Pliers: The virus of the body is of course very challenging, but most of the strategies are from the (Taiwan Centers for Disease Control) decentralized command center. The digital (side) only helps the contact trackers. My biggest challenge, as a digital minister, is actually the virus of the mind, that is, the infodemic – those polarized, outrage-based messages on the more antisocial angle of social media and how to prevent their natural progression into hatred, revenge and discrimination. That was the biggest challenge.
What kind of examples have you seen in Taiwan?
Pliers: In the pre-Covid days, around November 2019, which led to our 2020 January presidential election, there was trending viral disinformation that spoke of – and I quote – “young people in Hong Kong are being paid $ 20 million to to kill the police ”end of quote. This is of course not true, but it’s not a trend anywhere else, not in Hong Kong, just in Taiwan, so we’ve seen this kind of message as an attempt to provoke and change public discourse in an effort to influence our presidential election campaigns.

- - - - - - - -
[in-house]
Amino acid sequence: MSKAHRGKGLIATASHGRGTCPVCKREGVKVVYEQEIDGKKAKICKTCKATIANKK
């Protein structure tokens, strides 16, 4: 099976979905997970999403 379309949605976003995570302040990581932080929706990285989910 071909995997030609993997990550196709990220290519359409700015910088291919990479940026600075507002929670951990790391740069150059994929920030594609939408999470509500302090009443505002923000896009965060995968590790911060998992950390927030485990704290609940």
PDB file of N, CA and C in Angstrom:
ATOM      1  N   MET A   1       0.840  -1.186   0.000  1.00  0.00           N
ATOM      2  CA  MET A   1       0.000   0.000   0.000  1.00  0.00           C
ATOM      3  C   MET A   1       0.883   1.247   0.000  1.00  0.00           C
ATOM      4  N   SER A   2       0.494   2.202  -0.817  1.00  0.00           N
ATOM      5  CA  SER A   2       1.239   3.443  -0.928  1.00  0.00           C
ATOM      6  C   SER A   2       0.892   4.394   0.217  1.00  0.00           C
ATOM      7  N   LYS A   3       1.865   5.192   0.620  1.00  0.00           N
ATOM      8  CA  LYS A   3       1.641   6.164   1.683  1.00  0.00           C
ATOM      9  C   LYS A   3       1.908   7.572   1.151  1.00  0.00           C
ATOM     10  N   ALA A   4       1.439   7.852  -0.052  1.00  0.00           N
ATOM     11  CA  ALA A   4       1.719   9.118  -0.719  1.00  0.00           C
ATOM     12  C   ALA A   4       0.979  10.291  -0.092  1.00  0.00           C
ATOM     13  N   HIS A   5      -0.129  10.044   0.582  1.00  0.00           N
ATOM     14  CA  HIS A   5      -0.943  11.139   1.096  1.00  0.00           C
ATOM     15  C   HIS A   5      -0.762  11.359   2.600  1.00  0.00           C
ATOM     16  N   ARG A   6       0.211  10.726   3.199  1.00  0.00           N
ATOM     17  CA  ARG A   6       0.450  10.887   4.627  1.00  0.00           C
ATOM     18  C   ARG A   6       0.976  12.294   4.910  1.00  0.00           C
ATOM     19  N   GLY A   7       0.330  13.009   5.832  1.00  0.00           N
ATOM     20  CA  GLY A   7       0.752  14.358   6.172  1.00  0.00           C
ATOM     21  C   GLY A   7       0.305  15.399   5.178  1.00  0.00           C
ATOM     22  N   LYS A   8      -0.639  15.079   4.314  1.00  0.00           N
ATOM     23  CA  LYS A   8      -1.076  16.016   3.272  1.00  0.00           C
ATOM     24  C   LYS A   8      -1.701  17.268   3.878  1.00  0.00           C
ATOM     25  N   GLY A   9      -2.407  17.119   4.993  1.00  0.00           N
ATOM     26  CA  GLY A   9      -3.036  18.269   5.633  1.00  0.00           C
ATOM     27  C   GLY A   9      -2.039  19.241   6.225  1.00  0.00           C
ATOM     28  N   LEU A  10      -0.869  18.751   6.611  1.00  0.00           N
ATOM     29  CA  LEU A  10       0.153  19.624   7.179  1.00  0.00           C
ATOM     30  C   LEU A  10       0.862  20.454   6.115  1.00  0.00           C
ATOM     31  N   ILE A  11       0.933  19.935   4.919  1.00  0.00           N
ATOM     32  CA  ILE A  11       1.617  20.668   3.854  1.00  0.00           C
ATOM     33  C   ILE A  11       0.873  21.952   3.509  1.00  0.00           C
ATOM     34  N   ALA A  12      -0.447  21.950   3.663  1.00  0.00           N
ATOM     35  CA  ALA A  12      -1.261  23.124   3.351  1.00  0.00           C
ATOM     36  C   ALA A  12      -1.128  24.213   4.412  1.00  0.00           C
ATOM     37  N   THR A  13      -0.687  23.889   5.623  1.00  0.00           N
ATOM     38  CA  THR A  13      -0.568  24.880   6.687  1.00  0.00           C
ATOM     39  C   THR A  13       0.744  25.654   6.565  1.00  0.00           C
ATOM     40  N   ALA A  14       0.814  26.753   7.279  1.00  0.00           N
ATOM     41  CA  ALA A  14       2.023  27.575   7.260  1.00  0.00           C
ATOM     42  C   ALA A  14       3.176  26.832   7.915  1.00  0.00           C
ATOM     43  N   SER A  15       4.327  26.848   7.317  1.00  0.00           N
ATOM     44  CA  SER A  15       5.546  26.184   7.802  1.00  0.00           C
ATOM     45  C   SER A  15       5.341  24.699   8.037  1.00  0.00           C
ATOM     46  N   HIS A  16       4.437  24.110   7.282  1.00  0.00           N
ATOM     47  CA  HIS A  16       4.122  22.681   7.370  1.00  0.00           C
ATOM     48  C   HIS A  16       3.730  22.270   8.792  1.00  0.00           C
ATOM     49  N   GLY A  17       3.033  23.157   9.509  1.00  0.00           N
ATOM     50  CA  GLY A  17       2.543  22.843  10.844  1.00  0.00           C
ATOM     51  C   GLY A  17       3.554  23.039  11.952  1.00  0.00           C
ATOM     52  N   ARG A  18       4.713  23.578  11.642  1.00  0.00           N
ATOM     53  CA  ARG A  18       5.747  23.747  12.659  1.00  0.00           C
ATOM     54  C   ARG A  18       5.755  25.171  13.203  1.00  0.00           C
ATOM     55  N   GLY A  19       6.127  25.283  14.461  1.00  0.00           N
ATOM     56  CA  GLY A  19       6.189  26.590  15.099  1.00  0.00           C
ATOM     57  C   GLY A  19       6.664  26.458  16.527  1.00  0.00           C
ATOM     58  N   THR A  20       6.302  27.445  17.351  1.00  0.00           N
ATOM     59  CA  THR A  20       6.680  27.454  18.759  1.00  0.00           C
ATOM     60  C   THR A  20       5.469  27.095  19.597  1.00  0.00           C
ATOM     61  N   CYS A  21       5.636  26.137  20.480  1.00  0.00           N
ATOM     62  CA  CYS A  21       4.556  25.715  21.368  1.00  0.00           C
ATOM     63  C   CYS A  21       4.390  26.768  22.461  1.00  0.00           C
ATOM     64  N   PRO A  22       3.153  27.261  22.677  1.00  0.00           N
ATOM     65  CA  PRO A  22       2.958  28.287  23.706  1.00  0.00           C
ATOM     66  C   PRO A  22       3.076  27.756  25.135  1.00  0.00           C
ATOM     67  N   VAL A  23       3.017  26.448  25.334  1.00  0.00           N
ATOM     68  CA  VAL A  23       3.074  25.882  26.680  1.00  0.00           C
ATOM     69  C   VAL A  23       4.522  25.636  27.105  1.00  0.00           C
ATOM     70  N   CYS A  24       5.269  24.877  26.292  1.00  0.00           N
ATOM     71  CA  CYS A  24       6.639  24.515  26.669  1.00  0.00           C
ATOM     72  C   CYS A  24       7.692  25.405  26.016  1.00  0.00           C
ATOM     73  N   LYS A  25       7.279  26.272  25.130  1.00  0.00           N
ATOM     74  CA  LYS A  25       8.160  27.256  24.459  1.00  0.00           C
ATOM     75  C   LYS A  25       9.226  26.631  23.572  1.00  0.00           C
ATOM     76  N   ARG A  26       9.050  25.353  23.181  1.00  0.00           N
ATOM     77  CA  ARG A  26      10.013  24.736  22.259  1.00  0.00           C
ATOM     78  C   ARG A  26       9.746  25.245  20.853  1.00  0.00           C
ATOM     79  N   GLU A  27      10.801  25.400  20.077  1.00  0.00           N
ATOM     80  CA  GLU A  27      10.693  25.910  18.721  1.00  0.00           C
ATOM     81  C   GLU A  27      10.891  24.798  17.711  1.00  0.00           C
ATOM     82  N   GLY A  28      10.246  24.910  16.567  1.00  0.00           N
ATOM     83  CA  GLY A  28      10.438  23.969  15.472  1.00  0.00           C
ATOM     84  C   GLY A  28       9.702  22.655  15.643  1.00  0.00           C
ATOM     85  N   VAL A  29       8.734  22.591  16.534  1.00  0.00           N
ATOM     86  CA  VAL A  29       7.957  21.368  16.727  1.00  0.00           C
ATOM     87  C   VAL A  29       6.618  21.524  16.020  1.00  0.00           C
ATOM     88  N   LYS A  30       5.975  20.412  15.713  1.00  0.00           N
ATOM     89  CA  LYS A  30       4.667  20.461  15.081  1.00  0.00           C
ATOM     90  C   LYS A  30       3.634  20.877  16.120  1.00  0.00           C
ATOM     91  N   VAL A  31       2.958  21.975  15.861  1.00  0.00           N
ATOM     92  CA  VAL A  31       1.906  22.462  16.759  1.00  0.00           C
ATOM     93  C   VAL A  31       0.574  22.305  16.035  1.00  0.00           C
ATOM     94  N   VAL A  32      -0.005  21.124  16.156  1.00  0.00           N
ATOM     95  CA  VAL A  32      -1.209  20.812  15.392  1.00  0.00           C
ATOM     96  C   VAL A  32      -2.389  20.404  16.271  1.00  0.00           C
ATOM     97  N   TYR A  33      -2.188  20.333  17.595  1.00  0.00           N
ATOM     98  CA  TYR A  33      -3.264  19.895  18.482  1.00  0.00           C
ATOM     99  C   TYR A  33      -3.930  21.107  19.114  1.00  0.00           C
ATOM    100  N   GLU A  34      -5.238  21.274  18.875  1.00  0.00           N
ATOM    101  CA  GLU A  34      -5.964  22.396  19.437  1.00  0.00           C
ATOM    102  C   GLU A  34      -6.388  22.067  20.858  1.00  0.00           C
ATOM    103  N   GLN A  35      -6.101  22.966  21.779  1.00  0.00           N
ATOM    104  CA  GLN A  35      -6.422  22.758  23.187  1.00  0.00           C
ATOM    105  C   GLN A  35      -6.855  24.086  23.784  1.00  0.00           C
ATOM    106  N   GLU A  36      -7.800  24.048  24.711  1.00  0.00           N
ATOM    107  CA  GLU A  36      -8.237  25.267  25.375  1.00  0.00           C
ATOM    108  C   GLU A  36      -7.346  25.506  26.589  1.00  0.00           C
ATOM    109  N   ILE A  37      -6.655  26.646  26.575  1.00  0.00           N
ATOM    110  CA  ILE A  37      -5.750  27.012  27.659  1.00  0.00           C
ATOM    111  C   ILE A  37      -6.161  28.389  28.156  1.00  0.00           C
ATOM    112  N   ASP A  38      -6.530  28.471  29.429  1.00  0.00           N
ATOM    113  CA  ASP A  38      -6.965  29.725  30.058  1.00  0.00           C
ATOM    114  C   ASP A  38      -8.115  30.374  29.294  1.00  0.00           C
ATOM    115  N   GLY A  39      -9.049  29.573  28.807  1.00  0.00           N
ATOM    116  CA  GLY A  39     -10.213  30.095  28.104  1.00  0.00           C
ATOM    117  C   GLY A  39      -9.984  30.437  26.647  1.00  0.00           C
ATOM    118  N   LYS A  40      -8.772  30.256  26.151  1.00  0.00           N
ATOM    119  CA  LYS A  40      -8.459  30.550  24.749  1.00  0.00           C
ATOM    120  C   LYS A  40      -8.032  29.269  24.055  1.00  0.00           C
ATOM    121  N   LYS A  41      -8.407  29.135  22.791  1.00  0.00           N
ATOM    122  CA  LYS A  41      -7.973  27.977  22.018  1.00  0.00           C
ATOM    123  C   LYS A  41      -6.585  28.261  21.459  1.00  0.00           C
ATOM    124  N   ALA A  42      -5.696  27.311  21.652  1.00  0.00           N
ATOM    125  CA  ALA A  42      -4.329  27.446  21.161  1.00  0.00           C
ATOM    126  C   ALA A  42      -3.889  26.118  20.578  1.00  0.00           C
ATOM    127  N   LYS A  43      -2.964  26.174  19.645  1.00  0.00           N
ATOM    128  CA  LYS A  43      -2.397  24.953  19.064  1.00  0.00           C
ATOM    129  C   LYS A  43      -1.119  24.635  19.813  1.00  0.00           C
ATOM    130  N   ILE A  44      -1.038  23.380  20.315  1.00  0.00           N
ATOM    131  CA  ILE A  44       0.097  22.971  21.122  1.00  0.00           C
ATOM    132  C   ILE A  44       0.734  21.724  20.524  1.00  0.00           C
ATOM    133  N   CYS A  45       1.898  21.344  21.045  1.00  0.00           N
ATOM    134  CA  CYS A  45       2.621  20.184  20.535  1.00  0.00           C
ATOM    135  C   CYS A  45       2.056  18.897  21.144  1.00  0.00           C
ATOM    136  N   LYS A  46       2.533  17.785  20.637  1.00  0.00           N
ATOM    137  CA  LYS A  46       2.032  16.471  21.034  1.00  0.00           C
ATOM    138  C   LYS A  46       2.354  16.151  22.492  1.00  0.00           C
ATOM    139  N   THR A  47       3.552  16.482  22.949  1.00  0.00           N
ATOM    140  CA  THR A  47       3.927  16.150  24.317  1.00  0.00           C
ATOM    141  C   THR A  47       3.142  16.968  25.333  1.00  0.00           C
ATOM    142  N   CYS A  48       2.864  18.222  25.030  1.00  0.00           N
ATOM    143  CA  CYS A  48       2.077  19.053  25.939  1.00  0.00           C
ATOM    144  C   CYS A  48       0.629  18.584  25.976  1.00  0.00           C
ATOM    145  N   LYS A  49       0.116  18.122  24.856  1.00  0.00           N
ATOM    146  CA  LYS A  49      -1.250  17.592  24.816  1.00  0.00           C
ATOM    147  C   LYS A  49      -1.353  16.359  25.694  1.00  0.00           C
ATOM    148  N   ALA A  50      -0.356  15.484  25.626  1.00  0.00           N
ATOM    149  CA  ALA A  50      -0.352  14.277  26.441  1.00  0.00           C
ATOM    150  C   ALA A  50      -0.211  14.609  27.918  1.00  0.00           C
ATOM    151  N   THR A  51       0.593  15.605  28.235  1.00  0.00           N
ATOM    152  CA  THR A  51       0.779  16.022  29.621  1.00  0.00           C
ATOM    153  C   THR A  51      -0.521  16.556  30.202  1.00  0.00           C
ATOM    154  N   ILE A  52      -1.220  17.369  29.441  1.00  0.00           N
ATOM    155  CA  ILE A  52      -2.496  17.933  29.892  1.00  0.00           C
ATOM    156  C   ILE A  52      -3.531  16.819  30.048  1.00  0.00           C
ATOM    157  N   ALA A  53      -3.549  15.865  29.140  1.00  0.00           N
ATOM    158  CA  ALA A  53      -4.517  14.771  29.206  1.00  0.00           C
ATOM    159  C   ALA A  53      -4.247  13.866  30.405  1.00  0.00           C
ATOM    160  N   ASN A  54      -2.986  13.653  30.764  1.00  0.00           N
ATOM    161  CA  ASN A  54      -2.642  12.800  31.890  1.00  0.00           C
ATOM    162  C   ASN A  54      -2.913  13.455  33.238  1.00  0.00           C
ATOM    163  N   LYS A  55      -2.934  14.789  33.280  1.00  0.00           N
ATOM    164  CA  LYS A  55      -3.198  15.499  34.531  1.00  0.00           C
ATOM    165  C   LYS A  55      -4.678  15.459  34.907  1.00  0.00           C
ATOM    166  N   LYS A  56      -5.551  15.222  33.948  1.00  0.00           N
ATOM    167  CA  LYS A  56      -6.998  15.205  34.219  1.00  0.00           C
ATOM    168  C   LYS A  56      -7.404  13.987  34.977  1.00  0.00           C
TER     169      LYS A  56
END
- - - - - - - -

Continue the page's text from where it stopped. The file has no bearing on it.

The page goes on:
Where did this rumor come from?
Pliers: The picture that accompanied this piece of disinformation comes from Reuters, but the Reuters journalist did not actually say anything about (protesters) being paid. The original caption simply says that there were teenage protesters, and that’s it. Someone else provided the misleading caption and within just a day or so, the Taiwan Fact Control Center, an independent fact-checking service, traced that message back to the Central Political and Legal Units, Zhongyang Zhengfawei 中共中央 政法 委員會, of the PRC. (People’s Republic of China) regime and on their Weibo account, no less.